What did I think? I enjoyed it much more than I expected I would. Coming into the reading I knew three things about the Trojan War.
- I knew how it started. The story of Eris and the golden apple is one of my favorites of Greek mythology and has been ever since I first read the 'Illuminatus Trilogy'. I pushed for 'Helen' as a possible girls name. We had a fairly lengthy discussion of the name 'Paris' for a boy.
- I knew about the Trojan horse. I mean, really, who doesn't? If there is a more famous trick in western literature, I don't know what it is.
- I knew about Achilles' heel. About the weakness there. About his one vulnerability.
I found the interplay with the gods fascinating. Mere mortals had to contend with these wildly powerful folks and yet, doing so was very dangerous. The gods could obviously favor you. They could lie to you. The favor of one god could anger a different one. All you could do is offer up sacrifices and hope for the best. If you take a step back and think of the vagaries of battle, that suddenly doesn't seem quite so crazy. Why did this guy die and not that one? The gods, I guess.
Some of the action, especially the death scenes were so over the top as to be ridiculous. This one made me laugh out loud:
With that, Diomedes cast. His spear, guided by Athene, struck Pandarus on the nose beside the eye and passed through his white teeth. His tongue was cut off at the root by the relentless bronze, and the point came out at the base of his chin. He crashed from his chariot. His burnished scintillating armour rang out upon him, and the horses shied, thoroughbreds though they were. This was the end of Pandarus.I should say so! Catching a spear to the mouth will shorten your soldiering days considerably. Here is the poetic version of the same passage, if you're curious:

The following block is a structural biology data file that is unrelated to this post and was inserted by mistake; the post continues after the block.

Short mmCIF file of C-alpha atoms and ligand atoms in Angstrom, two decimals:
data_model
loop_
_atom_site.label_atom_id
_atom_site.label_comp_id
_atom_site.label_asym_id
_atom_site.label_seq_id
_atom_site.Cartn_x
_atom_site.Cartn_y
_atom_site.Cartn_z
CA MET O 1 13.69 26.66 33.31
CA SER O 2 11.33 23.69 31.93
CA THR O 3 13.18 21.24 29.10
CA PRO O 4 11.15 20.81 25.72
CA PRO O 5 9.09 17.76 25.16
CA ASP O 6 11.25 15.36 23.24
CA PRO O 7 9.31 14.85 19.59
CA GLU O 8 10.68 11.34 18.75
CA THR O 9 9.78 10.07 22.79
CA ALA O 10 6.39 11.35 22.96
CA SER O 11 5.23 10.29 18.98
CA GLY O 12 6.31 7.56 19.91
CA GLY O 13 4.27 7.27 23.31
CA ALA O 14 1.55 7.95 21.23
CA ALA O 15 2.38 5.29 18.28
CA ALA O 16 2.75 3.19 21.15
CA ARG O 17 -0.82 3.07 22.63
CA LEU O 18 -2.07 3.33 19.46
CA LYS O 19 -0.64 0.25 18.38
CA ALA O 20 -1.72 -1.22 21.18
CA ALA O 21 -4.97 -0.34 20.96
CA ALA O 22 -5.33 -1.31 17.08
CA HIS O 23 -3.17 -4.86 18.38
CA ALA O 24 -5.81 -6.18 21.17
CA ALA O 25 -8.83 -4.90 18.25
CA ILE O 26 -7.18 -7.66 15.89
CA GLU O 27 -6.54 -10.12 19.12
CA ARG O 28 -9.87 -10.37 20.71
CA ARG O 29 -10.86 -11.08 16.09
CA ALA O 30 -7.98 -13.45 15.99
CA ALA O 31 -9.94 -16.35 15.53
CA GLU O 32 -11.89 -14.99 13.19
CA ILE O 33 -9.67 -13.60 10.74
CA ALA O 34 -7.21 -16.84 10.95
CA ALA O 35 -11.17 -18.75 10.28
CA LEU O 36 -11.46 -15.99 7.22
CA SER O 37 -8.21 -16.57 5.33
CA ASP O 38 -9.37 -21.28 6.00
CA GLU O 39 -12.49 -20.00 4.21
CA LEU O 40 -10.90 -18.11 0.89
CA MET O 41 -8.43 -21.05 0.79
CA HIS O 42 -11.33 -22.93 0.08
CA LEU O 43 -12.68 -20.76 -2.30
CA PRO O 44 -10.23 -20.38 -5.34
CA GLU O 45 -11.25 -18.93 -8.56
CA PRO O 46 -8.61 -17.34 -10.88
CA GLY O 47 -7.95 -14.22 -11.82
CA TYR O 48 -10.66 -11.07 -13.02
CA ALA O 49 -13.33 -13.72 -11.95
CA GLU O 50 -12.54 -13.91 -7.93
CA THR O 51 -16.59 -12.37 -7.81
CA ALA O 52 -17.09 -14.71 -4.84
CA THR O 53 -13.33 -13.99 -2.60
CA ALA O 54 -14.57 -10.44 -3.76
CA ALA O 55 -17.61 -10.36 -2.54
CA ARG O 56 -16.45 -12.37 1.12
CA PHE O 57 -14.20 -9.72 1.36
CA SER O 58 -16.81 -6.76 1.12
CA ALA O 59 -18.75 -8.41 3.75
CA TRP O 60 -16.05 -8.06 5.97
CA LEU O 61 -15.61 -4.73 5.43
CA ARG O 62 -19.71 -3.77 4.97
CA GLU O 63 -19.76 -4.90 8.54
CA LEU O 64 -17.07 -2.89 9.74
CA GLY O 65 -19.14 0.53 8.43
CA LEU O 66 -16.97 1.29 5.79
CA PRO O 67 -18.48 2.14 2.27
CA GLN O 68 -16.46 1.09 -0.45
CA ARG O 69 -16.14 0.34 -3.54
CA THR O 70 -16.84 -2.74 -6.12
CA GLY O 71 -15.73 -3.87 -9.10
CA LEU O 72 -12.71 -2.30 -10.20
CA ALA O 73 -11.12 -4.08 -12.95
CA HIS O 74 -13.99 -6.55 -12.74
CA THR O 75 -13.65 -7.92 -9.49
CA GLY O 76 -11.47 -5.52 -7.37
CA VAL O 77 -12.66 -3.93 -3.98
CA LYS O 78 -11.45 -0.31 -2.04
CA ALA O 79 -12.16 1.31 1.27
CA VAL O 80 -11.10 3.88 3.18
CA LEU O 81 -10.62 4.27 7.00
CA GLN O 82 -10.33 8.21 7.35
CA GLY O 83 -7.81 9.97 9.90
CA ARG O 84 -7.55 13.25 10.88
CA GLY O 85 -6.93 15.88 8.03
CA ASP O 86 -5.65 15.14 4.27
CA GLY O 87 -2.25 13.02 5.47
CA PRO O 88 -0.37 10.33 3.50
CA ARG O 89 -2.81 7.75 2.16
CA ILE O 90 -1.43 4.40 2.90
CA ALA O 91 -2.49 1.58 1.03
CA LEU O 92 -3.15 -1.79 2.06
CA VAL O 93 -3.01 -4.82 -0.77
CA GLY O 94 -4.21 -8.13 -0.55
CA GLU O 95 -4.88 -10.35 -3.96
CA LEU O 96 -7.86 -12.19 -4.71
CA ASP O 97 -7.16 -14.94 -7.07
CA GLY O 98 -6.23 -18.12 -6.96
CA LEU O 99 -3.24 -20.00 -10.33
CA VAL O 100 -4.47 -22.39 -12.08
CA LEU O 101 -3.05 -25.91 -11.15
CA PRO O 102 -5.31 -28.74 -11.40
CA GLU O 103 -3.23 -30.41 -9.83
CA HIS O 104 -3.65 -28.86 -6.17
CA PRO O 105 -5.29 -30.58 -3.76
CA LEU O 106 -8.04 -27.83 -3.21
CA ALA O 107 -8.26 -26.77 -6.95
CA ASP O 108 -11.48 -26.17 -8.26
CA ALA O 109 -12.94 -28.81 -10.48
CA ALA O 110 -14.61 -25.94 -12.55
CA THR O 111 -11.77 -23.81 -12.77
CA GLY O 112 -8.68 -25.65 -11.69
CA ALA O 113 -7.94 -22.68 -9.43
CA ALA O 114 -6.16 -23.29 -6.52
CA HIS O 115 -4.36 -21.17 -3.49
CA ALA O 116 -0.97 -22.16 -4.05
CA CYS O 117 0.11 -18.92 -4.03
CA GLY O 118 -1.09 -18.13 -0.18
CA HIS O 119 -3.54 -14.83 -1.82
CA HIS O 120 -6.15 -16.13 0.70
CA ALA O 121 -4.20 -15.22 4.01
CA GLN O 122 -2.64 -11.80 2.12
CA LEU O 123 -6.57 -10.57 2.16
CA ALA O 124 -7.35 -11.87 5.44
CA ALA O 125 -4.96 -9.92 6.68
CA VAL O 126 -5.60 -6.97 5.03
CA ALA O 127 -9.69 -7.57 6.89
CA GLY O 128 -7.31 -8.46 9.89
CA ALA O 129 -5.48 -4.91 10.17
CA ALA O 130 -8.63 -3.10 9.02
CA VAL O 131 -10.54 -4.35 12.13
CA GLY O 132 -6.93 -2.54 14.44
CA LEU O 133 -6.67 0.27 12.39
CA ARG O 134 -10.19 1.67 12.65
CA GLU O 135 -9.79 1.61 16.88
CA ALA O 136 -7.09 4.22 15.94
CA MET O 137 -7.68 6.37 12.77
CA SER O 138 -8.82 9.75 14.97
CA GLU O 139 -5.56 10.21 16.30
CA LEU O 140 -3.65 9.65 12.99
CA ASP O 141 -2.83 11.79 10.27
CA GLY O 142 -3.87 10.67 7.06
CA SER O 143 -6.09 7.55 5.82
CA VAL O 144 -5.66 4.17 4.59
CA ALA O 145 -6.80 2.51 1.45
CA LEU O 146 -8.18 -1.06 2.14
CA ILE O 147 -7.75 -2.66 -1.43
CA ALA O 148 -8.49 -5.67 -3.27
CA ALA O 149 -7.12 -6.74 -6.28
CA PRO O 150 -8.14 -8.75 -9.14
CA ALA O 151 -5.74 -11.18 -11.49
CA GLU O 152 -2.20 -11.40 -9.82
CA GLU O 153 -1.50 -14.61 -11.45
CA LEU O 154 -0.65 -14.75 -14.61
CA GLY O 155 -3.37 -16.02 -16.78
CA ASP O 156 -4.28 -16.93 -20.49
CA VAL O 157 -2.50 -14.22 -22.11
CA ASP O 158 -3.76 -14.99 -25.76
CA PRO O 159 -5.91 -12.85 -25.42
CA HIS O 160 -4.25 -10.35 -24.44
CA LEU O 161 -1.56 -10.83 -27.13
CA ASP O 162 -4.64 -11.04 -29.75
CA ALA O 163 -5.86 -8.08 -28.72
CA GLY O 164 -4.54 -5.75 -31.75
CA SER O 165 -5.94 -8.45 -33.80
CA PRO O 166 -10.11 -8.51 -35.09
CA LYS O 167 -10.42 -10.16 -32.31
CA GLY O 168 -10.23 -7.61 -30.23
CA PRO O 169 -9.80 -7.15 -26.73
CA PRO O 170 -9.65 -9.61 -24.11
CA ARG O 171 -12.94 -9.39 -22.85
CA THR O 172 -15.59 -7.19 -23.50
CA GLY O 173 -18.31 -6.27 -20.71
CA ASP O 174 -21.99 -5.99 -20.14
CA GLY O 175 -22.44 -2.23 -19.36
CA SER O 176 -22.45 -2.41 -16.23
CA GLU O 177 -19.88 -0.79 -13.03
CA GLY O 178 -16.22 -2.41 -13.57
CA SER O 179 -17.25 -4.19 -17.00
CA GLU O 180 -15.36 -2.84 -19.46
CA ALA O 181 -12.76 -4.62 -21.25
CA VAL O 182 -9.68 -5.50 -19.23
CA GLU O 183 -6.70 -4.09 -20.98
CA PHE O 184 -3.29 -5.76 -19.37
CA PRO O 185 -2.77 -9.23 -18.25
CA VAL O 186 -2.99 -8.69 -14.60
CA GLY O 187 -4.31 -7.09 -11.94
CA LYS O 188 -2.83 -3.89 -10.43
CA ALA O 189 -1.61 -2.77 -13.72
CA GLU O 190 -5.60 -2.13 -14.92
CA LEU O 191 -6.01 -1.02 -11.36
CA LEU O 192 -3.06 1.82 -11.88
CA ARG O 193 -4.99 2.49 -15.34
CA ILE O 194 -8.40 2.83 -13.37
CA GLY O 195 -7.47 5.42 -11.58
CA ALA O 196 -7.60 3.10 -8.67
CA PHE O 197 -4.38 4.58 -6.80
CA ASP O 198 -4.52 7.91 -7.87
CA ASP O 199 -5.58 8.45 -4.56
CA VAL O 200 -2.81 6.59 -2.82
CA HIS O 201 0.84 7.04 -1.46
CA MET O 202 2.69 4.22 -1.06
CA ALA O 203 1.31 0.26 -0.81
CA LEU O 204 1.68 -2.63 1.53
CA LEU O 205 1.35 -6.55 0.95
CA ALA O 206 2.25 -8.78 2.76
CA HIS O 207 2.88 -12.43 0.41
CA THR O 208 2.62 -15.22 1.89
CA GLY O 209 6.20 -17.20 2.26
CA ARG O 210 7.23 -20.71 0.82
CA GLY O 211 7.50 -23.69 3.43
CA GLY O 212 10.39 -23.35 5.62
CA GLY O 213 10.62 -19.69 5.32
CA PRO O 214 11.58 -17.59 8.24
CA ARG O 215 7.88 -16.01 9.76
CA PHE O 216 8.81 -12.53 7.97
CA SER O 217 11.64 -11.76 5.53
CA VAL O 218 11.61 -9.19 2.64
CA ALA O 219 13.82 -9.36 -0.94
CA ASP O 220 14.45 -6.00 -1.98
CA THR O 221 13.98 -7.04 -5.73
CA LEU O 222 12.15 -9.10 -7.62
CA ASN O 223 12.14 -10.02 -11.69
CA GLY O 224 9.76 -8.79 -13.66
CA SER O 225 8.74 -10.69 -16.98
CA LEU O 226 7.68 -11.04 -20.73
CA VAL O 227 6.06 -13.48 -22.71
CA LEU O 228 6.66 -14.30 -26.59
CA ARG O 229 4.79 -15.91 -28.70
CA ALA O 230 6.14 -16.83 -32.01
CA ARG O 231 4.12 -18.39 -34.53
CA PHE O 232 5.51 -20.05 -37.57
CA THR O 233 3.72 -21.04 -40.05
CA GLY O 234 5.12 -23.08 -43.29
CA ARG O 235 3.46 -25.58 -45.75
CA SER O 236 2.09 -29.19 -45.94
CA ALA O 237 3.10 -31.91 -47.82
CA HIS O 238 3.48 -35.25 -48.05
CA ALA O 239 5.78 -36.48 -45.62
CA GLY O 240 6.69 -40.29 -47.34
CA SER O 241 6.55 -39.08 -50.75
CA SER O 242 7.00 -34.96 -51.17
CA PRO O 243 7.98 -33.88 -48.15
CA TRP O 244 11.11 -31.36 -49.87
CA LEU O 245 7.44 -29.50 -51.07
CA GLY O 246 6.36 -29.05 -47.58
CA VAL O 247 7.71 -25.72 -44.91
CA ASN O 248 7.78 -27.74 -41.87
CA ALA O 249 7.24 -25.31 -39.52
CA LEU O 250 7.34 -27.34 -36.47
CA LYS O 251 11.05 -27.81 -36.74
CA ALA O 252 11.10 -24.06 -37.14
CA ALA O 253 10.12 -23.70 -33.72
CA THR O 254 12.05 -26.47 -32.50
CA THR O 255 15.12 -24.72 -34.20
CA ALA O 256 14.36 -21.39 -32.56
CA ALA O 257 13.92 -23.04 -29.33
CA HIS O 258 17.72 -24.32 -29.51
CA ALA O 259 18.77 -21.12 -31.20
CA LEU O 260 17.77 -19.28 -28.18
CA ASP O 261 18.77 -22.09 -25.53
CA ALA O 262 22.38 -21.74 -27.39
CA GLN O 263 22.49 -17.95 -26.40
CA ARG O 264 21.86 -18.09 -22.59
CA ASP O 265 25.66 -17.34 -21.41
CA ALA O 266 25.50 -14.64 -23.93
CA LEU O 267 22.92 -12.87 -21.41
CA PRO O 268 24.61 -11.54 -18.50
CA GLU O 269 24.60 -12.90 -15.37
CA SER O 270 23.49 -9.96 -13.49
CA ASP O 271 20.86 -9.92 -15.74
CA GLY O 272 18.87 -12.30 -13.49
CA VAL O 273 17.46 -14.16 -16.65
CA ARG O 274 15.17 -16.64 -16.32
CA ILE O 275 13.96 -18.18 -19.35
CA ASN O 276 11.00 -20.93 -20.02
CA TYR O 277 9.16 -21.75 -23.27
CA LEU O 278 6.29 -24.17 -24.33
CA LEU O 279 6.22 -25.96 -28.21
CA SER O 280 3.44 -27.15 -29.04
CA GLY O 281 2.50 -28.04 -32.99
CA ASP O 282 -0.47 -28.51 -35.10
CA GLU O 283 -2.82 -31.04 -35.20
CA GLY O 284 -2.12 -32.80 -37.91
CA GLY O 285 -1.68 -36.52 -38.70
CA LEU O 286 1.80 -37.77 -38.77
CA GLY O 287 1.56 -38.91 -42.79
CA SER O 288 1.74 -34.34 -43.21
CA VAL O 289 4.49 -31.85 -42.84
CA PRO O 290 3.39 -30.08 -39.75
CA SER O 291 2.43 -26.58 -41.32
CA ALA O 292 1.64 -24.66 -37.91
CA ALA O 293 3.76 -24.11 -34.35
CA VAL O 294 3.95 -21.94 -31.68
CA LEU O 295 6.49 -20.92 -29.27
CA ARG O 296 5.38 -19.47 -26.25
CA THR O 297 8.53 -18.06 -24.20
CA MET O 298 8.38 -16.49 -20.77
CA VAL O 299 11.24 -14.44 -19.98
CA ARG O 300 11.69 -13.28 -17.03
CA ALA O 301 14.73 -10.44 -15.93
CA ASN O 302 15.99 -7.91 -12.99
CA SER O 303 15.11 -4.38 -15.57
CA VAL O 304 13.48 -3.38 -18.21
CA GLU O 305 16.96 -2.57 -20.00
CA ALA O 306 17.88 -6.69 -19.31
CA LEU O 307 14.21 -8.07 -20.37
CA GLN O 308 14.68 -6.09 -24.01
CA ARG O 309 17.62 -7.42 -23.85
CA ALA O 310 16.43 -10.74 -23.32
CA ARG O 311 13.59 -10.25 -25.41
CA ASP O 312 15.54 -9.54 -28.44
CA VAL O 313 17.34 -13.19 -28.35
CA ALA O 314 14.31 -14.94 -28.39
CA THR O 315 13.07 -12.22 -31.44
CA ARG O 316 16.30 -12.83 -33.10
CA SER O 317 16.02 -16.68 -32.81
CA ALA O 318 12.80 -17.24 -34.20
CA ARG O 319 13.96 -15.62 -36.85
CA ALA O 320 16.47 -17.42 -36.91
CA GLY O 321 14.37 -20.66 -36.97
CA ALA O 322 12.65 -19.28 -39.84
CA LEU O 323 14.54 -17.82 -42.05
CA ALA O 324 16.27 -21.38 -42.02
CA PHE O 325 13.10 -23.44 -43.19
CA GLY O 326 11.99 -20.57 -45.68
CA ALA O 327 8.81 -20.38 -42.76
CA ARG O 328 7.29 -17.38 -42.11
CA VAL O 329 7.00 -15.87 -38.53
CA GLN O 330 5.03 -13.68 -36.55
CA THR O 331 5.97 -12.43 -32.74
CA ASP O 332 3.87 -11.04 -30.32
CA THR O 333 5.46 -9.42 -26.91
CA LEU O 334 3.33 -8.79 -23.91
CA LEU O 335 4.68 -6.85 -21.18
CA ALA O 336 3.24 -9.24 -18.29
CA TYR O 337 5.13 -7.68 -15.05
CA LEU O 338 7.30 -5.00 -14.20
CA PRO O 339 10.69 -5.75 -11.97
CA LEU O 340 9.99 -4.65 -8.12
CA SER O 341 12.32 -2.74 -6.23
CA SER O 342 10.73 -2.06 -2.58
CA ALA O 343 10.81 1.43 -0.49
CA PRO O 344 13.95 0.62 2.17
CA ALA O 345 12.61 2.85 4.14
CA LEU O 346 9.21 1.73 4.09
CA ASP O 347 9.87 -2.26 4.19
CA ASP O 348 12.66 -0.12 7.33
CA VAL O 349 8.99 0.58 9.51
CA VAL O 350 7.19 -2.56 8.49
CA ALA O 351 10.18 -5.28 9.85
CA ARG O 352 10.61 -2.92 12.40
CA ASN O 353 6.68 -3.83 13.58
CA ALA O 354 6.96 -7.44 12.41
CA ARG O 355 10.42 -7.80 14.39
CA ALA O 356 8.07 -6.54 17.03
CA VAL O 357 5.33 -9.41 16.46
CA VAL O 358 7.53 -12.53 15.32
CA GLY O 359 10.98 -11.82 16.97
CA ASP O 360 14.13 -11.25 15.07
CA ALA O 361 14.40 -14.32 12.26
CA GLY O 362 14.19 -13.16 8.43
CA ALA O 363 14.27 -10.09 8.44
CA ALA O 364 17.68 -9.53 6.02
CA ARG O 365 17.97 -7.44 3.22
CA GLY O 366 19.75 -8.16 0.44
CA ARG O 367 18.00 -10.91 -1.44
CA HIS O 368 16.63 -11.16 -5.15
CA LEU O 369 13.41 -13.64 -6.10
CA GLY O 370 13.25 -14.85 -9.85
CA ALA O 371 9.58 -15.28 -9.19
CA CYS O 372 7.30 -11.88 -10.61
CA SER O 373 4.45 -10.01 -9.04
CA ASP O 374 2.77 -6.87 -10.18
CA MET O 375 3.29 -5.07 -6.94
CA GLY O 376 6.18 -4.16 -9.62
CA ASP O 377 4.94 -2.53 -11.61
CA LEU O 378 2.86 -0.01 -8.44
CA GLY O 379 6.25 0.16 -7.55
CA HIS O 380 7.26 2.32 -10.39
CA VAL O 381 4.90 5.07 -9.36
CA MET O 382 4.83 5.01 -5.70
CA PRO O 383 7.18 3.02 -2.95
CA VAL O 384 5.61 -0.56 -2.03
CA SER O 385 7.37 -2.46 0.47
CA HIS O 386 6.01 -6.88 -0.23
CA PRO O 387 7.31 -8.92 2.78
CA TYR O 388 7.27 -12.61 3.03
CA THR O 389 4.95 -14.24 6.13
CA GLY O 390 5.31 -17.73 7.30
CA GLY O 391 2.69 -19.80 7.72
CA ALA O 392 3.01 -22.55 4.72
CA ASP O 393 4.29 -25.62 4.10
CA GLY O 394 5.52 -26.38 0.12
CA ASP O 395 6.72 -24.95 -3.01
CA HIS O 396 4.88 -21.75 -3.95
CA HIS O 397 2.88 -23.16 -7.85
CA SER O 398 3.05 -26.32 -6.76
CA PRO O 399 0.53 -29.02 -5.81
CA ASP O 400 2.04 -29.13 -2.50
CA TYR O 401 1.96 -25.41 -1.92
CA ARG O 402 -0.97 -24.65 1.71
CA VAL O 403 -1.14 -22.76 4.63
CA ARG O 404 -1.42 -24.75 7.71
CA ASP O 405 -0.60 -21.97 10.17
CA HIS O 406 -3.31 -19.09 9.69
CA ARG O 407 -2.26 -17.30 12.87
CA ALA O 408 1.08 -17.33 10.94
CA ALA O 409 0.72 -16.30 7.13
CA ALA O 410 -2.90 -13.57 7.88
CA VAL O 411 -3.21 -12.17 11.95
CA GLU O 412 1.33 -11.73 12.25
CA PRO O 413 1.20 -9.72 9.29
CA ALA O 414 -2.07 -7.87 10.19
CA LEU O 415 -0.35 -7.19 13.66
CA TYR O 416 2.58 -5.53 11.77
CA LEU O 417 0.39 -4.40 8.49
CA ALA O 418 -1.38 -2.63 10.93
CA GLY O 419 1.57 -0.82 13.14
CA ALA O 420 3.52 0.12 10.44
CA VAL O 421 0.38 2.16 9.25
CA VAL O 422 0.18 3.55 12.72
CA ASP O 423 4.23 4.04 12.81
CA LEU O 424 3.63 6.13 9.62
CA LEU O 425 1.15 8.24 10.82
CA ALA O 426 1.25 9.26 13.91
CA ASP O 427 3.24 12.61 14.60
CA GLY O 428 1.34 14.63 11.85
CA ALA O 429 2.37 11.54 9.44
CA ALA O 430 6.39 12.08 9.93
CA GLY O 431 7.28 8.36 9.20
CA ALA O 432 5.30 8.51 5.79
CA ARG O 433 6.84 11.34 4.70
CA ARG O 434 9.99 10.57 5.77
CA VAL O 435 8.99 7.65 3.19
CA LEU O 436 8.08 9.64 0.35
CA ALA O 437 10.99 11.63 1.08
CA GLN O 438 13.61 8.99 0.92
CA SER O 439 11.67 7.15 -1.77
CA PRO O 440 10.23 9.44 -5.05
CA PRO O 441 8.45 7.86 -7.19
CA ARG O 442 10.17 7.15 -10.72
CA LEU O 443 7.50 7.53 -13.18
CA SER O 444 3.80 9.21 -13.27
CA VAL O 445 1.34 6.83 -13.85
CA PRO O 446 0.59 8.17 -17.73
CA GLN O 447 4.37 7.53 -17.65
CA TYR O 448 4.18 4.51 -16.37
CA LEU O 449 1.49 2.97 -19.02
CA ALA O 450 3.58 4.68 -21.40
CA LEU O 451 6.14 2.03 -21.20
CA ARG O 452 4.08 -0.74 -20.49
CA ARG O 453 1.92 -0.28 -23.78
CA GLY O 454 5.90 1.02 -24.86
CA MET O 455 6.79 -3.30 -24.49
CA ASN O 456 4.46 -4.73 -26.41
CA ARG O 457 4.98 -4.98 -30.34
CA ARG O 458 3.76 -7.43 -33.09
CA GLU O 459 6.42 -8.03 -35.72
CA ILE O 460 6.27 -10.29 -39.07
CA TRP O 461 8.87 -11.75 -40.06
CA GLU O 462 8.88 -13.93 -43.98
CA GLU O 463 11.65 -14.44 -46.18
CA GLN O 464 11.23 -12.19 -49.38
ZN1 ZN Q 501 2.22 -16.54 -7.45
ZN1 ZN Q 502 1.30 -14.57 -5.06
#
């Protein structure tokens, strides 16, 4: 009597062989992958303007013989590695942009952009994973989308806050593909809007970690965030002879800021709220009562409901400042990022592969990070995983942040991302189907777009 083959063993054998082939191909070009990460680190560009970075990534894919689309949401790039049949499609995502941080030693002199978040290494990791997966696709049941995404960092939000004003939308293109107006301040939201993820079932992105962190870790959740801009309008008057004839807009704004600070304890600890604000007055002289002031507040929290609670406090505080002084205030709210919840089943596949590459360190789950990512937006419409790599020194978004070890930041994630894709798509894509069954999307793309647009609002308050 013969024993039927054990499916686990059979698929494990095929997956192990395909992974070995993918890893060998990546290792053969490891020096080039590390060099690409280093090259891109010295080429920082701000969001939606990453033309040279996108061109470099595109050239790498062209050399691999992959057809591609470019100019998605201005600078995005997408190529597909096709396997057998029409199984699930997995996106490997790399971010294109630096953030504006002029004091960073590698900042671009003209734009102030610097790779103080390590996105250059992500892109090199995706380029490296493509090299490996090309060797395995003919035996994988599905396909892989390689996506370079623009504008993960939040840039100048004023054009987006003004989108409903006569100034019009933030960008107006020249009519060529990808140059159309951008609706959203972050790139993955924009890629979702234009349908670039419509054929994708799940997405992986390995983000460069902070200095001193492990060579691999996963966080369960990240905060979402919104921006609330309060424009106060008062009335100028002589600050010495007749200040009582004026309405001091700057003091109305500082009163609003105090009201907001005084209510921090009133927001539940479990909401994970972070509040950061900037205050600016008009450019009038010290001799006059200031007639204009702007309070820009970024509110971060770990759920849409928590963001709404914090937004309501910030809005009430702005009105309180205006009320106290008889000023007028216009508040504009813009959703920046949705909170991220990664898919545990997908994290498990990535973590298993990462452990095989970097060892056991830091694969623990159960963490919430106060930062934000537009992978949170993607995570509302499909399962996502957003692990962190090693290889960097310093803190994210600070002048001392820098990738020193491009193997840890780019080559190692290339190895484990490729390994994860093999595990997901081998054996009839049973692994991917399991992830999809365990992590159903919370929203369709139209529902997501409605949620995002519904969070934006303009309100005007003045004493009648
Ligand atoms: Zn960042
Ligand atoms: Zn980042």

the spear, by Palas guided, struck
Beside the nostril, underneath the eye;
Crash'd thro' the teeth, and cutting thro' the tongue
Beneath the angle of the jaw came forth:
Down from the car he fell; and loudly rang
His glitt'ring arms: aside the startled steeds
Sprang devious: from his limbs the spirit fled
Once someone was killed, the victor would strip the armor as a prize. And a thrown spear would either kill the target or hit some unlucky guy behind him. And just about everyone was of noble or royal birth. Or a child of the gods. In fact, Zeus apparently inspired the Trojan war because he feared that there were too many children of gods in the world and he wanted to kill some off. Think on that for a moment. How monstrous is that, to want to thin out your children and the children of your closest family members. I think it's fair to say that the Greek gods were not to be looked up to for moral education.
I tried to think of another story like the Iliad and could only come up with one comparison (which I'll blog about later, though feel free to guess in the comment section). Think on that, too. Movie makers of today borrow and update endlessly from old stories. Stage adaptations simply delight in placing ancient theater in some kind of modern setting. But the Iliad resists that! Nearly three thousand years old, one of the wellsprings of Western literature and it is a story of its own time only.